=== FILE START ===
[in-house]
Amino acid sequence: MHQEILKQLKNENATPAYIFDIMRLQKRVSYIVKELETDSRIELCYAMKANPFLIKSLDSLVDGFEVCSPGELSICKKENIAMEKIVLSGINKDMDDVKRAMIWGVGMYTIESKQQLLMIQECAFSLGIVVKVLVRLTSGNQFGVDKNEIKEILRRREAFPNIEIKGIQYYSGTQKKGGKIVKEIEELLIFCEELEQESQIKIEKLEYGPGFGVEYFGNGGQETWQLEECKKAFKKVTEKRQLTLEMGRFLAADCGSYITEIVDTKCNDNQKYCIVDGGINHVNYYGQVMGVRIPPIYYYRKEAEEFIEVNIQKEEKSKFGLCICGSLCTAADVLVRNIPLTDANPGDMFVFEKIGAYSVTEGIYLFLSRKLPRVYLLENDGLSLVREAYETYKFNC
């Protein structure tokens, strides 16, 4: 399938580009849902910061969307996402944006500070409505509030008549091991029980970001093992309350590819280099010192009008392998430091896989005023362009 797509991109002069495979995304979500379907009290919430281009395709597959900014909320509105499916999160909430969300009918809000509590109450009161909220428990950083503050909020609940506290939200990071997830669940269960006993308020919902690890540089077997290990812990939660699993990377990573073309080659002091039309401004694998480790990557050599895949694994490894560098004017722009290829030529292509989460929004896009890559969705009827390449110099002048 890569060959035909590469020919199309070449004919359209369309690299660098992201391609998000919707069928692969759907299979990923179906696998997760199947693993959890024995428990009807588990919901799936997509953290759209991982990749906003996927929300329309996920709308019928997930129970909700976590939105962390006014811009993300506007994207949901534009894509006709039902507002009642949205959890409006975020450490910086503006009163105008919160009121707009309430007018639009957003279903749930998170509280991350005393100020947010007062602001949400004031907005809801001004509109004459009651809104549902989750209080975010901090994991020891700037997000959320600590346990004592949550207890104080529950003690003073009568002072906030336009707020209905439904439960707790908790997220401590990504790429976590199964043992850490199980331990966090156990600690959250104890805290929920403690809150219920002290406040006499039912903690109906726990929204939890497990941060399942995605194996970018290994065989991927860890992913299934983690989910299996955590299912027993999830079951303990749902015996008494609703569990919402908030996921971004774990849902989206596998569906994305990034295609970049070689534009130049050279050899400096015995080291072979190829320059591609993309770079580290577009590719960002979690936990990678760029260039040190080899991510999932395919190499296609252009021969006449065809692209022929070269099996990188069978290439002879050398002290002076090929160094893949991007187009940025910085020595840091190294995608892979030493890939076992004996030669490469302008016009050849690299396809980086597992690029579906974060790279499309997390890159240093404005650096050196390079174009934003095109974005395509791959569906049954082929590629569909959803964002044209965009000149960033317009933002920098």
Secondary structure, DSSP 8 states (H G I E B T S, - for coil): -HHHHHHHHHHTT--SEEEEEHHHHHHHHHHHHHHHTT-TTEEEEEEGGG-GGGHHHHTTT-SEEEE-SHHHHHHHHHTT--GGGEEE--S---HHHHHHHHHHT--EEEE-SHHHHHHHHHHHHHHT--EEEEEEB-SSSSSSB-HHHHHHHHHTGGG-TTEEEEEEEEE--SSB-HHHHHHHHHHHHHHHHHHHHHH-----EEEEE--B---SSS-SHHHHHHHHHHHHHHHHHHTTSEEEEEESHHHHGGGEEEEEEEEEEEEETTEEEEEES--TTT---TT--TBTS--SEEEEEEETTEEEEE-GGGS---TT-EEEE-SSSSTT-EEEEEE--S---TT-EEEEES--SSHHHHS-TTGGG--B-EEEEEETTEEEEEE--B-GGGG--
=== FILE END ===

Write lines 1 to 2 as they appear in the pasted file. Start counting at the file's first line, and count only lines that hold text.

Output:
[in-house]
Amino acid sequence: MHQEILKQLKNENATPAYIFDIMRLQKRVSYIVKELETDSRIELCYAMKANPFLIKSLDSLVDGFEVCSPGELSICKKENIAMEKIVLSGINKDMDDVKRAMIWGVGMYTIESKQQLLMIQECAFSLGIVVKVLVRLTSGNQFGVDKNEIKEILRRREAFPNIEIKGIQYYSGTQKKGGKIVKEIEELLIFCEELEQESQIKIEKLEYGPGFGVEYFGNGGQETWQLEECKKAFKKVTEKRQLTLEMGRFLAADCGSYITEIVDTKCNDNQKYCIVDGGINHVNYYGQVMGVRIPPIYYYRKEAEEFIEVNIQKEEKSKFGLCICGSLCTAADVLVRNIPLTDANPGDMFVFEKIGAYSVTEGIYLFLSRKLPRVYLLENDGLSLVREAYETYKFNC